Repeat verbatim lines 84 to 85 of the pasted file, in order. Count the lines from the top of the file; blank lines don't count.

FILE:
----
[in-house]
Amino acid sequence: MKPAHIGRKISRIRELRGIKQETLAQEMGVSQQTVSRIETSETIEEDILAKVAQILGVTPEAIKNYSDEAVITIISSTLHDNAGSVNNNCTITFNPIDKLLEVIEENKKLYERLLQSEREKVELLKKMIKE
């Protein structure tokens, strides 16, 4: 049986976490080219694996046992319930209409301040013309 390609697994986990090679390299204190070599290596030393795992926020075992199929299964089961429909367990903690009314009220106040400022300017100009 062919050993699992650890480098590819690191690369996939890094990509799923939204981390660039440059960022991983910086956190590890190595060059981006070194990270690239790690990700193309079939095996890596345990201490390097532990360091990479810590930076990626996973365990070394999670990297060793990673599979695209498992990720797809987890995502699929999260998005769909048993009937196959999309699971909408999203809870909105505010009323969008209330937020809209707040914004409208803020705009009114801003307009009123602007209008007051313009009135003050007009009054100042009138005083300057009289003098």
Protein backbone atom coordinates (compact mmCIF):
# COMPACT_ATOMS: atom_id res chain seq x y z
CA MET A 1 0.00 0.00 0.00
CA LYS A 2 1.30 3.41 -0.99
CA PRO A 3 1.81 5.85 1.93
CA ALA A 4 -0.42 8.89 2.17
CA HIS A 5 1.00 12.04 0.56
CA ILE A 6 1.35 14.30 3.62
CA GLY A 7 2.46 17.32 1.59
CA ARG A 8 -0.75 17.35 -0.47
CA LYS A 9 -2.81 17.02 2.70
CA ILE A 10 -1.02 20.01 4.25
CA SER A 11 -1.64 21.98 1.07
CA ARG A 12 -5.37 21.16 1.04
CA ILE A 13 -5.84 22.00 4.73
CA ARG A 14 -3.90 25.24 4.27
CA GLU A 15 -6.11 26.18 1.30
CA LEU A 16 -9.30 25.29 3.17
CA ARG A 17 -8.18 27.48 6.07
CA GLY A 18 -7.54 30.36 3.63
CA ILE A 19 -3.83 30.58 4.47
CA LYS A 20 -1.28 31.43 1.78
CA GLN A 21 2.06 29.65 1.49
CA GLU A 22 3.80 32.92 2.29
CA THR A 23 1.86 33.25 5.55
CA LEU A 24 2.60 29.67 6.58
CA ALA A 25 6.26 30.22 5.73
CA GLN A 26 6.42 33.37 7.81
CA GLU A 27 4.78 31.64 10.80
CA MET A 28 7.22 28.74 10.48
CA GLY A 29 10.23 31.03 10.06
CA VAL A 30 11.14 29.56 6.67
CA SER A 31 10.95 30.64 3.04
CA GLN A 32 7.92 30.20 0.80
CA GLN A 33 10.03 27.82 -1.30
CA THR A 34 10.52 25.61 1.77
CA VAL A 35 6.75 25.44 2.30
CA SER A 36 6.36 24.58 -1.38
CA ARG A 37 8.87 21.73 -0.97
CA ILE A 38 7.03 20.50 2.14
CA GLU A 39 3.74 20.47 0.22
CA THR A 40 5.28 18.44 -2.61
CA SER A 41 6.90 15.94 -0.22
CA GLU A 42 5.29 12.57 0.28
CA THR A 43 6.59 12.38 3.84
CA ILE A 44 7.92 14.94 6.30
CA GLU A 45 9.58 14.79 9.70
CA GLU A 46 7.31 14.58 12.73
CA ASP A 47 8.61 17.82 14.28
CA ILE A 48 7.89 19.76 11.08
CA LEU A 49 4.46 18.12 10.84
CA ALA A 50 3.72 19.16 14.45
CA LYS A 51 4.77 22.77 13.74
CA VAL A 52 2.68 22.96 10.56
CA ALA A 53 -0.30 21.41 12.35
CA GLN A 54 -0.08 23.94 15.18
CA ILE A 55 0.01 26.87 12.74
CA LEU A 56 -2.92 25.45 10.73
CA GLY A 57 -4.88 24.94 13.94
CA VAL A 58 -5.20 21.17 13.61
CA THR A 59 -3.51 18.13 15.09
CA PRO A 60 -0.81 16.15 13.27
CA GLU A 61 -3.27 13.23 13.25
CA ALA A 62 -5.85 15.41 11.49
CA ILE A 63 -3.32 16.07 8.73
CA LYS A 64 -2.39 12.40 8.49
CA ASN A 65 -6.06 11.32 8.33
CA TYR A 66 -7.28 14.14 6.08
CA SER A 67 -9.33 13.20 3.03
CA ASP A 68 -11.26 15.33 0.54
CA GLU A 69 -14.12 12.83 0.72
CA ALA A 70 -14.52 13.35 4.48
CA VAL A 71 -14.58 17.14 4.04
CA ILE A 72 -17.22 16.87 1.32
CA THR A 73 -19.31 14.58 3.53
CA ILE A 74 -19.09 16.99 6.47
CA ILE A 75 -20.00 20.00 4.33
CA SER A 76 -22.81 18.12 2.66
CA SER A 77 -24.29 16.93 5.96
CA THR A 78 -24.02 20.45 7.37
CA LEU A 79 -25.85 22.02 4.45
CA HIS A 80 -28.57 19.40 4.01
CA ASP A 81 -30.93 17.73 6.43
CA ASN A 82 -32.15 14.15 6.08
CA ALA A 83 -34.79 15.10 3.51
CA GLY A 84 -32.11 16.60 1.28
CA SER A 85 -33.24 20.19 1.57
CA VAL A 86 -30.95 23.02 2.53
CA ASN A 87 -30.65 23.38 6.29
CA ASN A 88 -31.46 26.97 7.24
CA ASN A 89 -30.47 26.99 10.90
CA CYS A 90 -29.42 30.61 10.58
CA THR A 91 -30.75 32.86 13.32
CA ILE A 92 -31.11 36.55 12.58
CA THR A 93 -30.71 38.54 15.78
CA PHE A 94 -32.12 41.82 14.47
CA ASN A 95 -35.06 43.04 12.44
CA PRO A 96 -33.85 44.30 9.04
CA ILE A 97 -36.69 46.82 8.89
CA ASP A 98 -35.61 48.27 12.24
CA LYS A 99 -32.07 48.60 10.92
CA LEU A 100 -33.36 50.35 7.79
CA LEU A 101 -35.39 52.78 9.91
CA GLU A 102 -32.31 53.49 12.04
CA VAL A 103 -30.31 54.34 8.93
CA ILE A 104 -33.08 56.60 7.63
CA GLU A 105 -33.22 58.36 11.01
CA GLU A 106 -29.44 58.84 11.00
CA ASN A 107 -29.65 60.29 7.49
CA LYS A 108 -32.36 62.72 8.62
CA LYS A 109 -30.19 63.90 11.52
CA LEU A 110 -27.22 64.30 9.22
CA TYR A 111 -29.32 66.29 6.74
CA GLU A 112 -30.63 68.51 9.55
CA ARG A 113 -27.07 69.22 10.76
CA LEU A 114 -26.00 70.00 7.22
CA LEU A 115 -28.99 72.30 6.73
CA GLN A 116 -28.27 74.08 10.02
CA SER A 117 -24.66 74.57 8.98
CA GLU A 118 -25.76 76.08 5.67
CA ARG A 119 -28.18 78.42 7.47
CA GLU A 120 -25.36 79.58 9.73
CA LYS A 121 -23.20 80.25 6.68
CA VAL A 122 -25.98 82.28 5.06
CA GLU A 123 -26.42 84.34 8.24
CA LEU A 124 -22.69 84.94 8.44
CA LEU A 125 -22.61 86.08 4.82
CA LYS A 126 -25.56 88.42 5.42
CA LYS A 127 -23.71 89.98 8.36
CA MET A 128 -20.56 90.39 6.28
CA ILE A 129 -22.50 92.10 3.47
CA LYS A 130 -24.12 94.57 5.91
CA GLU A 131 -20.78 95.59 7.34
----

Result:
CA LEU A 79 -25.85 22.02 4.45
CA HIS A 80 -28.57 19.40 4.01